But James Harkins must have been country-minded for on December 18, 1850, he bought 27 acres of land from Ovid Pinney and acquired 50 more from a Jacob Stahl in New Sewickley.

It is speculation but was this a Christmas gift to show his bride-to-be that he was serious, as 77 acres would make for a nice sized little farm? He added eight more acres on August 5, 1864. Was this for his grist mill? Regardless, it is shown on the New Sewickley map of Caldwell 1876 Atlas of Beaver County.

By the time he was done, Harkins owned 136 acres. Lynn Snyder was gracious enough this fall to give my wife, Gerry, and me a tour of where the mill sat off Harkins' Mill Road on Brush Creek. There was also a bridge here at one time. There are only a few signs that this was once an active water-wheel driven grist mill.

Around the start of the Great Depression, the mill was moved to Unionville, which was a few miles away.

Another mystery-How was it moved? Apparently it was moved to the Wahls of Wahl's Farm Supply. Bob Castelli, an employee at Wahl's from 1957 until it closed, thinks, "It was dismantled and brought here piece-by-piece." He agreed on the time frame as, "Mr. Wahl used to tell us stories of farmers bringing grain to grind during the depression."

That coincides with longtime residents, Nellie Herzog and Jim Steinacker's memories. Nellie remembers that, " A telephone company moved in above Wahl's and then was bought out. I remember going up to play with the abandoned phones when I was about six years old." That would make it 1928 and doesn't recall the mill being there then.

Steinacker pegs the move to be 1929 or 1930. " I remember that he quit grinding after a fellow got tangled up in the belts and was killed maybe in the late 1930s." Castelli agreed but wasn't sure when the accident happened. Some say the man killed was Johnny Miller. But Mel Eisenbrown grinned and clouded the issue when he explained, "That may have been his occupation, a miller, although there were folks by the name of Miller around here."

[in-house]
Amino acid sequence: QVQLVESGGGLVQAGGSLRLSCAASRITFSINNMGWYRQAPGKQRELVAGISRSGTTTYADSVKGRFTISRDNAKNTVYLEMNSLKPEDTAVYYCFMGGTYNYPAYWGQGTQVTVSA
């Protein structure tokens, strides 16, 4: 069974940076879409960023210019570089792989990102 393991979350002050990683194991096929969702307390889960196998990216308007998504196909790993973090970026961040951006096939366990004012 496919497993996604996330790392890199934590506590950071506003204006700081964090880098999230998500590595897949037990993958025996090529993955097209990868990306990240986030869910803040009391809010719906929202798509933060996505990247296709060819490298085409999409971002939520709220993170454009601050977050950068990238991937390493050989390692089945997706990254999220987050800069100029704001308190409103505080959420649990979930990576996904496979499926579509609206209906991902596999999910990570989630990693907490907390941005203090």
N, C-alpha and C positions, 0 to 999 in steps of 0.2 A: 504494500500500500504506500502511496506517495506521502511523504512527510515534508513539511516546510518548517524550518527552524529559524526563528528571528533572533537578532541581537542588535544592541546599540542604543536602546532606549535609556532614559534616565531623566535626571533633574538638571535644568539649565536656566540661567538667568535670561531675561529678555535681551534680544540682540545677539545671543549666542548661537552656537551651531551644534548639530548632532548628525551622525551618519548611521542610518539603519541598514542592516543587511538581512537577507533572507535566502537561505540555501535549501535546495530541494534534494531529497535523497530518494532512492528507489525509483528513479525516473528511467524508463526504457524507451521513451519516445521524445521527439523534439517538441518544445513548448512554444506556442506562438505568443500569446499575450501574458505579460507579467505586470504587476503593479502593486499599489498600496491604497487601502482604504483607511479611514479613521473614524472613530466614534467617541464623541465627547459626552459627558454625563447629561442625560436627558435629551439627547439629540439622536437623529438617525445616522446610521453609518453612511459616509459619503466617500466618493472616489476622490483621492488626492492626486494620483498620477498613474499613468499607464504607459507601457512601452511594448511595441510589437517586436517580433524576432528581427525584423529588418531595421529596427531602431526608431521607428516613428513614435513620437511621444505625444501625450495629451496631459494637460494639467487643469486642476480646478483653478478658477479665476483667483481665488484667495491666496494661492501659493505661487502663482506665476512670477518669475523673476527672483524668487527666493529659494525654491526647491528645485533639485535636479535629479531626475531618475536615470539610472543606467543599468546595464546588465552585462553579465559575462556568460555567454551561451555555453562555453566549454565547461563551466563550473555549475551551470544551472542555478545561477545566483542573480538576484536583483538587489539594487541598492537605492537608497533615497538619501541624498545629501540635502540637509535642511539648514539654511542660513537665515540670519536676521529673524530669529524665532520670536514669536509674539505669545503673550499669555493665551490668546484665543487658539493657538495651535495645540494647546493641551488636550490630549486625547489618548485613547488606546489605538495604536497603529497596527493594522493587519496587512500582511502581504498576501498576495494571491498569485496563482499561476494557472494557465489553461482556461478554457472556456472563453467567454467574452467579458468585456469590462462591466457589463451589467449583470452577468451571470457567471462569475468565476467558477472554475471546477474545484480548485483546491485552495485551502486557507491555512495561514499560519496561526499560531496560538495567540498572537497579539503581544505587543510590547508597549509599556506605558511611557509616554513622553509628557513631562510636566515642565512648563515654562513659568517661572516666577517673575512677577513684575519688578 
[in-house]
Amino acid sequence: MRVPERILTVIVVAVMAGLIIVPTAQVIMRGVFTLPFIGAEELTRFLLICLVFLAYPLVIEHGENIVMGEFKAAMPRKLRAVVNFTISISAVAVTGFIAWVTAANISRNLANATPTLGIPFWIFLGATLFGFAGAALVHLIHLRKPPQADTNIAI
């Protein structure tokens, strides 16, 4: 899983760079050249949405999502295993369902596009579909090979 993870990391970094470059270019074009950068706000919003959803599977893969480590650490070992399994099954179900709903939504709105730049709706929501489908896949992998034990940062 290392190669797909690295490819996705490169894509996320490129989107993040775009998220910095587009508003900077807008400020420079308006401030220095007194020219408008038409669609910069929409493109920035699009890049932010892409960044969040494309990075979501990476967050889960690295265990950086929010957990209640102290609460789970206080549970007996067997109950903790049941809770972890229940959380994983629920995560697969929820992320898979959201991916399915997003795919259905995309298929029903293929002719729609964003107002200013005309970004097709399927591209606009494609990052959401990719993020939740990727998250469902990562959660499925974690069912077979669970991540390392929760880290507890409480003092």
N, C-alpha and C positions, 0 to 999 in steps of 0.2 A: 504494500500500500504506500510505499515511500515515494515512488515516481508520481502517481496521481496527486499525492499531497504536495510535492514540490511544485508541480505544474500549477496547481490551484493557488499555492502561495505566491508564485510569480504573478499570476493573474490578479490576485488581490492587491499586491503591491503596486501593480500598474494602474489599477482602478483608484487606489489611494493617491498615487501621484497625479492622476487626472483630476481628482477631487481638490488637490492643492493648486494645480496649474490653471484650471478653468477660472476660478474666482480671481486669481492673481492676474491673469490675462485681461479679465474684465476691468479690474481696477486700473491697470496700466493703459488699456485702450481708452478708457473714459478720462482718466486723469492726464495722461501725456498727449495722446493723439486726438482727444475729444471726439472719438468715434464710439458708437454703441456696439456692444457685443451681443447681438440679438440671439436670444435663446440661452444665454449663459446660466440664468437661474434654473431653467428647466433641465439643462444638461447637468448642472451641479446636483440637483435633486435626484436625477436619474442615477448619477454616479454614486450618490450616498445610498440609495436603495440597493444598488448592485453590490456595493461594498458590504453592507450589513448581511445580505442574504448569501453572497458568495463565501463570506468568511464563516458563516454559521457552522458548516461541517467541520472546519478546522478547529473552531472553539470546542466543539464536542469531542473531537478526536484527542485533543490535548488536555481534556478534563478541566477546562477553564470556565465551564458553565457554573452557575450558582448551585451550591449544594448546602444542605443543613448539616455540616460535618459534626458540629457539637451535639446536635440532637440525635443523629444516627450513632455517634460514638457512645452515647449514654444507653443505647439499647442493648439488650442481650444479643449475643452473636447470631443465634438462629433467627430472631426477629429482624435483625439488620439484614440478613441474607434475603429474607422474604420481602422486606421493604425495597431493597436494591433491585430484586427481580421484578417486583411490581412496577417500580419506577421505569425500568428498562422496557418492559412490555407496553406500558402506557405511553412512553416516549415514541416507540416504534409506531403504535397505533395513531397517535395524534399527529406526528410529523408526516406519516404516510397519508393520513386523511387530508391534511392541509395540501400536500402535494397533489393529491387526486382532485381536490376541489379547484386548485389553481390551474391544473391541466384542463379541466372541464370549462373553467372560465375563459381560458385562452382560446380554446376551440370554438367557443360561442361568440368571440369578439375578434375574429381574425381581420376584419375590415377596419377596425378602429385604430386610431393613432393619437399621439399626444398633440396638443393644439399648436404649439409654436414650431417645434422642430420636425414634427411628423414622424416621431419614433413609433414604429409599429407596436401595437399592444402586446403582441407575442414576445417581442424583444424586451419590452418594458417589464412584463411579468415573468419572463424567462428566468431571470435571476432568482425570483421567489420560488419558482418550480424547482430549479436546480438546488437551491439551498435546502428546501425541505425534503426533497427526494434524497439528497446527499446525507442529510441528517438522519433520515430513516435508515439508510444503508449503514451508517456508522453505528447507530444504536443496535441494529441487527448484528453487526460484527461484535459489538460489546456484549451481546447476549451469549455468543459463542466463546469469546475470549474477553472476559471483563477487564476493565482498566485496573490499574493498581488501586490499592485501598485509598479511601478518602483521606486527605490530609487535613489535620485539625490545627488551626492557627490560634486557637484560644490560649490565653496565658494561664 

The mild-mannered, soft-spoken Wahl, according to Castelli, "used diesel power to run the mill. When I worked there, it was only used to put parts and storage in." Castelli said he never saw the silver-haired Wahl get upset or riled about anything.

Eisenbrown, a fourth generation farmer, remembered that, Wahl's was just a general store at first. "It was the local meeting place; had a big potbelly stove and everything." Steinacker, who celebrated his 90th birthday last year, added that, "They began selling farm machinery after World War II."

Castelli, with a glint in his eye, leaned back and said, "Yeah, we sold Allis-Chalmer tractors, New Holland and New Idea products. Oh, can't forget Red Rose Feed."

His co-worker, Sylvester (Wes) Kane and Wahl developed a strong friendship. Castelli continued: "He had three daughters-Ruth, Mildred, and Olive. I think they all moved leaving no one to pass the business on. He called Wes and me his sons, so when he decided to retire, he asked if we'd be interested in the business. We did but we knew we'd never fill Edwin L. Wahl's shoes."

Ollie Herzog, in closing, grinned and said," That's where Andy Zahn talked Bill Morebacher into becoming constable. Poor Andy turned out to be Bill's first arrest."